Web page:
In addition to the support he received from fellow krumpers, Russell was also strongly backed by his parents. “They weren’t dancers but they love dance,” he says. “They were supportive of me every step of the way and made sure I stayed on the path.” Early on, his mother noticed his ability to learn choreography quickly and never questioned his career choice. “She was always pushing me and was my inspiration,” he says. “My mom thought I could be the next Michael Jackson.”
Lil’ C, who predicted Russell’s victory during Vegas Week, believes Russell’s success means a lot to the krumping community. “As a choreographer, judge and krumper, it brought me insurmountable pleasure to see Russell win,” he says. “I felt like a proud father. Russell’s victory serves as a rite of passage for the art form of krump. It amplifies not only the validity of the style, but the potential as well.”
The Road to “SYTYCD”
The decision to audition for “SYTYCD” was not a spur-of-the-moment one for Russell. He knew he wanted to be on a reality competition program to showcase his talents for America. “I wanted a show that would let me be me,” he says. “I found that at ‘SYTYCD.’ ” He spent a year training at University of the Arts in Philadelphia, PA, where he continued his studies in modern dance, ballet and jazz. Russell credits that time with helping prepare him for the show. “It was an intense year of getting myself together,” he says. “By the time I showed up for auditions in Boston, I was ready.” Russell’s raw approach put judges Nigel Lythgoe, Mary Murphy and Tyce Diorio under a spell as they each grooved with krumping’s earthy rhythms. Lythgoe mentioned that krumping seemed too one-dimensional to him and that he wanted to see what else Russell could do. So, Russell harnessed his competitive nature and spent the entire season showing Lythgoe—and the rest of America—his versatile dance skills. “If I feel it, I know you feel it—it’s a transfer of my energy to you,” he says. “I made eye contact and drew the audience and judges into what I was doing.”
“SYTYCD” looks grueling—and it is, especially at the end of each season when the contestants need to learn and perform two routines with just five hours of rehearsal time for each. “The producers give us everything we need, but we are the people who need to be smart about it,” Russell says. “If you’re a quitter, it’s not a show for you; if you love dance, you can get through it.”
Russell drew strength from something that Jeff Thacker, one of the show’s producers, said to him. “God gave you the strength, but you are the one who has to use it,” he told Russell. “That stayed with me,” Russell says.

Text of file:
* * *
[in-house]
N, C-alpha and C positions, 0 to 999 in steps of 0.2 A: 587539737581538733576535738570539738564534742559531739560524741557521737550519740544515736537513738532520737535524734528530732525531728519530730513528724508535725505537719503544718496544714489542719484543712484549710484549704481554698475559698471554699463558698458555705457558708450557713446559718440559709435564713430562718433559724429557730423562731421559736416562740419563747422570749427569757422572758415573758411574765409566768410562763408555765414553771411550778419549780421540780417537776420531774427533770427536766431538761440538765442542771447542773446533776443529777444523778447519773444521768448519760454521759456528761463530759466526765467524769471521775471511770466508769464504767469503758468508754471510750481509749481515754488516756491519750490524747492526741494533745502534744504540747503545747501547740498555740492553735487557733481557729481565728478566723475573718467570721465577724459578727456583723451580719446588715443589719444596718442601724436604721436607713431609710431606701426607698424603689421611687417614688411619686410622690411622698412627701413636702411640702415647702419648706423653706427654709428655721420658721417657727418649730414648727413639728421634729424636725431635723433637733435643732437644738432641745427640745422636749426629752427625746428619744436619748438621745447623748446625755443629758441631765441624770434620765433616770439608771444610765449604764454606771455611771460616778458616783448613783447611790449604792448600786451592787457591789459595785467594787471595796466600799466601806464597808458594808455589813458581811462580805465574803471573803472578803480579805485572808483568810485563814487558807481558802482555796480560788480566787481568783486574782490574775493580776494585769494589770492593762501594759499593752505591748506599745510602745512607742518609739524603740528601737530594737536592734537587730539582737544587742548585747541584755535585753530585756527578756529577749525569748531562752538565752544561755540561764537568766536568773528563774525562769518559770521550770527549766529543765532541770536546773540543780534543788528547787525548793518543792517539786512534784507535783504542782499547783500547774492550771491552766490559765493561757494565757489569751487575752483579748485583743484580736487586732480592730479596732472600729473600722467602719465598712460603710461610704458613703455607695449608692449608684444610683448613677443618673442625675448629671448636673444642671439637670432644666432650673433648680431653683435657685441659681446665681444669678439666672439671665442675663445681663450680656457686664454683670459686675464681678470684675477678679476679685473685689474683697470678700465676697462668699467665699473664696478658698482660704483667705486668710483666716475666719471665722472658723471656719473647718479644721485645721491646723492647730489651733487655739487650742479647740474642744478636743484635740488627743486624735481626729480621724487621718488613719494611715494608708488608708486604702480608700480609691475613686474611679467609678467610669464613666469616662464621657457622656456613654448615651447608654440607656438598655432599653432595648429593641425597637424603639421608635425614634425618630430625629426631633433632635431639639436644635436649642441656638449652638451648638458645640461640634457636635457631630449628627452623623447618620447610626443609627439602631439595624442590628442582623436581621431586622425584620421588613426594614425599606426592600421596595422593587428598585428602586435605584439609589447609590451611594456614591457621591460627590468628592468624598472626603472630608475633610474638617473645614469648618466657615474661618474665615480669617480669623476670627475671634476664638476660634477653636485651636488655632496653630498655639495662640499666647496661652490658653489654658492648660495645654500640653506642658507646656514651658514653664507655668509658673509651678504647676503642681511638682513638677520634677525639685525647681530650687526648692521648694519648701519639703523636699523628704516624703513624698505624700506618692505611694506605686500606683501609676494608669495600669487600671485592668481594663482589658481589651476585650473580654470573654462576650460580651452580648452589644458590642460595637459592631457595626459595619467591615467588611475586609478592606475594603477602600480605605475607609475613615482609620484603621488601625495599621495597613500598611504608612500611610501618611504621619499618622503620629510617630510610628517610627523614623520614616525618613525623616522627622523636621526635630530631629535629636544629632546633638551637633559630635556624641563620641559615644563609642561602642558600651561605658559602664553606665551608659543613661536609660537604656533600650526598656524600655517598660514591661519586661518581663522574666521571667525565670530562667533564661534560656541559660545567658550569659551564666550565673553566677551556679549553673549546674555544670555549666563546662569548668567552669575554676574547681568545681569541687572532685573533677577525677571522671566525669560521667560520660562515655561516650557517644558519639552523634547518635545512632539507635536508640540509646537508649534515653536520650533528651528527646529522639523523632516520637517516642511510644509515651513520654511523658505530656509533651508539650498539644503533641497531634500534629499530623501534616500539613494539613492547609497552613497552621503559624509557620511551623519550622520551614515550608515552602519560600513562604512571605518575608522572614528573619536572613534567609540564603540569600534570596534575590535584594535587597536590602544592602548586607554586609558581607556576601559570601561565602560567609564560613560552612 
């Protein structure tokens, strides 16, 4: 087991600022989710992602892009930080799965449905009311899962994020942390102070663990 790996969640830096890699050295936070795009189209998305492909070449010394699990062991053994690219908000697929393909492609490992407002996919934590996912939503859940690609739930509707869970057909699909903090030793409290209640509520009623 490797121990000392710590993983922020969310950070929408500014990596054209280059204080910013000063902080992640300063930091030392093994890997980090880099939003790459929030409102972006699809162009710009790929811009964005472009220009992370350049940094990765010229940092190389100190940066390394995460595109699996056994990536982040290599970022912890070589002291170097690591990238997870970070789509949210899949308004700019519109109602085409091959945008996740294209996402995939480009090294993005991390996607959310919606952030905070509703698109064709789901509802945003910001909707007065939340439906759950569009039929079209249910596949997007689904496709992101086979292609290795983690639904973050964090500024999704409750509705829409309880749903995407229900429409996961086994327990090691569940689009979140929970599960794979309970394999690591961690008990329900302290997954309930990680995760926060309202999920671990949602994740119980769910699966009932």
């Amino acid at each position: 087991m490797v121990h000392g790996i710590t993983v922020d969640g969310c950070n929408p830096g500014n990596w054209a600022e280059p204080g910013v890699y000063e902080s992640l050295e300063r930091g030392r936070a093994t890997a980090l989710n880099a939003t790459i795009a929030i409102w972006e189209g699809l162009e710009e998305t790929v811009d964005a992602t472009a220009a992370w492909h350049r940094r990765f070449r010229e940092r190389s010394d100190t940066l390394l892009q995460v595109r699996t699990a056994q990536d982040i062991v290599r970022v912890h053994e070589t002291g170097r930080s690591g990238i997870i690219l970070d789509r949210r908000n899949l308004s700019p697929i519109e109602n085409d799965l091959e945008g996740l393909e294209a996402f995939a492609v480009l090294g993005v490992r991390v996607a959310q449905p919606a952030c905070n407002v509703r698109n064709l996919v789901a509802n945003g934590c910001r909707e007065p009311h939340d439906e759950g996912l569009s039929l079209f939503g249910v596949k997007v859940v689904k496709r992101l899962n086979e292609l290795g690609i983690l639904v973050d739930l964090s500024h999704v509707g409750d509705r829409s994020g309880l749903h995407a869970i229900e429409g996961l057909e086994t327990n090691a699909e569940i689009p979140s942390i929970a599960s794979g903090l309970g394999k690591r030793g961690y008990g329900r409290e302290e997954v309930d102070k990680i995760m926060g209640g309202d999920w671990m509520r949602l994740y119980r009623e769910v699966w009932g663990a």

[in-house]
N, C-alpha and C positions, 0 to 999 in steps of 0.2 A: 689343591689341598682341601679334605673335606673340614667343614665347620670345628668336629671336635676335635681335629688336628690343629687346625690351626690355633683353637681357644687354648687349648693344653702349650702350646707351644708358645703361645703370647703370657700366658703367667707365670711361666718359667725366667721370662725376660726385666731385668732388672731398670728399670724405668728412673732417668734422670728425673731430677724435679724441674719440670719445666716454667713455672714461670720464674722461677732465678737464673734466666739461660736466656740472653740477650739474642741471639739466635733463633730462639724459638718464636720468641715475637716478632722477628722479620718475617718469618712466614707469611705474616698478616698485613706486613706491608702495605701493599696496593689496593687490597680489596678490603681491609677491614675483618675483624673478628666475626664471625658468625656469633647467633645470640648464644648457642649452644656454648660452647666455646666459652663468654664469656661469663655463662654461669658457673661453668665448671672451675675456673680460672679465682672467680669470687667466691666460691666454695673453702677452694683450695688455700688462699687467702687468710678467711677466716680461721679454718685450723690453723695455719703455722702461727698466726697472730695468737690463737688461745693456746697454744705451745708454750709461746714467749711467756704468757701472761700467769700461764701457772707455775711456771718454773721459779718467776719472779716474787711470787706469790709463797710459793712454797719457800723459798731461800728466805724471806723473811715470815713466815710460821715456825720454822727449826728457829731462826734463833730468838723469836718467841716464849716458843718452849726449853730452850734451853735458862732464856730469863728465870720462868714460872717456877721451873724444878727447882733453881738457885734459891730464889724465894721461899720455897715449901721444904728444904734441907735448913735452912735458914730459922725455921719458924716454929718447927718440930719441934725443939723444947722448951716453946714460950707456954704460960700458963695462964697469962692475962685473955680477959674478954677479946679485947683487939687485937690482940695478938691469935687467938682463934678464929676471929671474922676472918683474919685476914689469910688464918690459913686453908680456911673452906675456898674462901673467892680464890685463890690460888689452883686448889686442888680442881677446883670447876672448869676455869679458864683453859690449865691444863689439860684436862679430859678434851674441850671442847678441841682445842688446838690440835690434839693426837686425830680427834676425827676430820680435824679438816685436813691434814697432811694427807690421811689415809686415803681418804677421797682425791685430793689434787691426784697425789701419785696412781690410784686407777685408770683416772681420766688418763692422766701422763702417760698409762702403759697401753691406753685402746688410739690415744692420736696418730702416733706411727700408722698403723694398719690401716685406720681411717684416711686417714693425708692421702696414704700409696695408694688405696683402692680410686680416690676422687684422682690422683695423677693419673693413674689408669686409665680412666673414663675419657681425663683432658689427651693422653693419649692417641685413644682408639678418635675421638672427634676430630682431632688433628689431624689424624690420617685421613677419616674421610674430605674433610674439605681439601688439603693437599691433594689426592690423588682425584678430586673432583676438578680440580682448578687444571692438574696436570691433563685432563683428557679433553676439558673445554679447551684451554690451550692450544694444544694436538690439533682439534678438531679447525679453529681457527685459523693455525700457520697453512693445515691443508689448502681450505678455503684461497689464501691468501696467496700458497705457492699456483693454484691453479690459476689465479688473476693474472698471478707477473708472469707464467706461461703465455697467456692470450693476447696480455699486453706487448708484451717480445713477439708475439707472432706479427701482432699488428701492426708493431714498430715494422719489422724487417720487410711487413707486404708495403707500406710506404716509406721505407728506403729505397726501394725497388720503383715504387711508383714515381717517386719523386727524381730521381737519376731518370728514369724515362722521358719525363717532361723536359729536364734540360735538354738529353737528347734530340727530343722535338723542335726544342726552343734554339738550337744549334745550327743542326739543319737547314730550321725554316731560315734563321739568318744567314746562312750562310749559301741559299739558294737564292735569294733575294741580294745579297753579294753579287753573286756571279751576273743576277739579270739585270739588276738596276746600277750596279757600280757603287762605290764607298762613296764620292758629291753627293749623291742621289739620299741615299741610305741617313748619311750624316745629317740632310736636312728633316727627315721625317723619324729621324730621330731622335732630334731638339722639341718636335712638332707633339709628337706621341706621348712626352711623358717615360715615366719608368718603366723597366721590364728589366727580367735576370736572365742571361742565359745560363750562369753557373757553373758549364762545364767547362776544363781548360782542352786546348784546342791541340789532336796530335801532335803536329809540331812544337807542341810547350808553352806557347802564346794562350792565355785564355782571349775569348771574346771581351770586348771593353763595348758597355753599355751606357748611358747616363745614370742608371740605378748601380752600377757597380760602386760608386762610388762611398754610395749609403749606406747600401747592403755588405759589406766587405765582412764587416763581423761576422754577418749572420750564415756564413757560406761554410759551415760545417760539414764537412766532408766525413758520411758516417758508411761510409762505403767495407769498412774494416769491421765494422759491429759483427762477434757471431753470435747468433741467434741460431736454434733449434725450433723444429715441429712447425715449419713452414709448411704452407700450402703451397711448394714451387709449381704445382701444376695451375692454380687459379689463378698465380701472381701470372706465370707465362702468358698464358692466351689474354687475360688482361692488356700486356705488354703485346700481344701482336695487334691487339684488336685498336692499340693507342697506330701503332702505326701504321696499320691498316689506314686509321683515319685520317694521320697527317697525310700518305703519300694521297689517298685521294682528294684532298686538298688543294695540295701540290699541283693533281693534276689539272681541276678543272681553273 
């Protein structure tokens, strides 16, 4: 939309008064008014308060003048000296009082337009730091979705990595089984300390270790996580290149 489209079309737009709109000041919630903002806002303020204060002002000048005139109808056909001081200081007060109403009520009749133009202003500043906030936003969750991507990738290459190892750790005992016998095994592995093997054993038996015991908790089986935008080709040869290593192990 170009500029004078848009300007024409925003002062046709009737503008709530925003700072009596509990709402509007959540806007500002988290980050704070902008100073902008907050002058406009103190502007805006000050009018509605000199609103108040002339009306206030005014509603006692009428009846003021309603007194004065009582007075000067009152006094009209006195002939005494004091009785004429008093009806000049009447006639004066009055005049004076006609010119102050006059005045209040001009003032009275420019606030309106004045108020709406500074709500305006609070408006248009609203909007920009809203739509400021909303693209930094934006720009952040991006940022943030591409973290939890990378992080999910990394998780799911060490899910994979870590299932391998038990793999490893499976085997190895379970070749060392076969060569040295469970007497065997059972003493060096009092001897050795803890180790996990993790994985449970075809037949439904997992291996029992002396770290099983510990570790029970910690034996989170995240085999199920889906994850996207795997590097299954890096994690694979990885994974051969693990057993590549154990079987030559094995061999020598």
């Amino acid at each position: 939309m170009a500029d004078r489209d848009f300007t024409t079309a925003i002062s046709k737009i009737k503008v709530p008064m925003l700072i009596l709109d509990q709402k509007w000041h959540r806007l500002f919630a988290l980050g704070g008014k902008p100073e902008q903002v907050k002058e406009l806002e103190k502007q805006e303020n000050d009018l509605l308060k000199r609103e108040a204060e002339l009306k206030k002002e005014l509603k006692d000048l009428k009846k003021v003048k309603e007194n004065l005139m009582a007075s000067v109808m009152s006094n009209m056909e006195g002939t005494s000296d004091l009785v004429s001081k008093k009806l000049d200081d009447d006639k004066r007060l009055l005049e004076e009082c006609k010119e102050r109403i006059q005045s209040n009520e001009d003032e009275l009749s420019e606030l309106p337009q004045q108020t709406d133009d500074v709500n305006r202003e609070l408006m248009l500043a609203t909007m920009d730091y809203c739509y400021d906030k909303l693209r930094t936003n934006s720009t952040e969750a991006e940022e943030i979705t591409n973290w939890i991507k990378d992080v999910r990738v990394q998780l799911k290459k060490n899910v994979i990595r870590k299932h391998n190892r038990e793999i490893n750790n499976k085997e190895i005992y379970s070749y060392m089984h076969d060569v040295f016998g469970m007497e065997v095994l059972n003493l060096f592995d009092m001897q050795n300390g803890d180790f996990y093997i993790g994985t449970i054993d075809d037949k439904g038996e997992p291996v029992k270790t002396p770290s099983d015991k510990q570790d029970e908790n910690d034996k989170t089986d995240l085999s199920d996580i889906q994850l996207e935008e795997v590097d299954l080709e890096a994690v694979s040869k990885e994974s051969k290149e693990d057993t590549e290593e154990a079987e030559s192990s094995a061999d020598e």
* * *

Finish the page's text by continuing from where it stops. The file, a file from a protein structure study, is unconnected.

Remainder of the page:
The relationships forged backstage on “SYTYCD” help contestants power through the trying competition. Russell found a lifelong friend in fellow street dancer Kevin Hunt. “The other contestants called us ‘The Twins’ because we were always hanging out,” Russell says. “It was an honor to dance with him.” When Kevin was voted off the show it took a toll on Russell. “I had to be more focused,” he says. “I needed to win for both of us.” Russell kept his promise, and during the final moments of the finale, he called Kevin onstage to share the limelight. “Get up here, son,” Russell shouted over a crowd of adoring fans.
Over the course of the show, Russell partnered frequently with Noelle Marsh and Ashleigh Di Lello, as well as a few last-minute replacements when Di Lello was injured. But it wasn’t until he danced with his final partner, contemporary dancer Kathryn McCormick, that he found that deep connection the judges and audience love to see. “We had a special bond; we have the same zodiac sign, and maybe that’s why we get along so well,” Russell says. The two were paired only once, in a hip-hop routine choreographed by Tabitha and Napoleon D’umo. “In this piece, Kathryn was as far from contemporary as she could get, so I needed to help her look the part,” Russell says. “She’s unbelievable, and such a hard worker and good listener. She never lets anything discourage her. We made each other shine.” Kathryn also danced the role of Alice alongside Russell as the White Rabbit in Tabitha and Napoleon’s “What’s a Girl to Do” Top 12 routine. “We worked off each other’s energy,” Kathryn says. “He’s so generous, nice to everyone and has a huge heart. I felt so free and comfortable dancing with him.”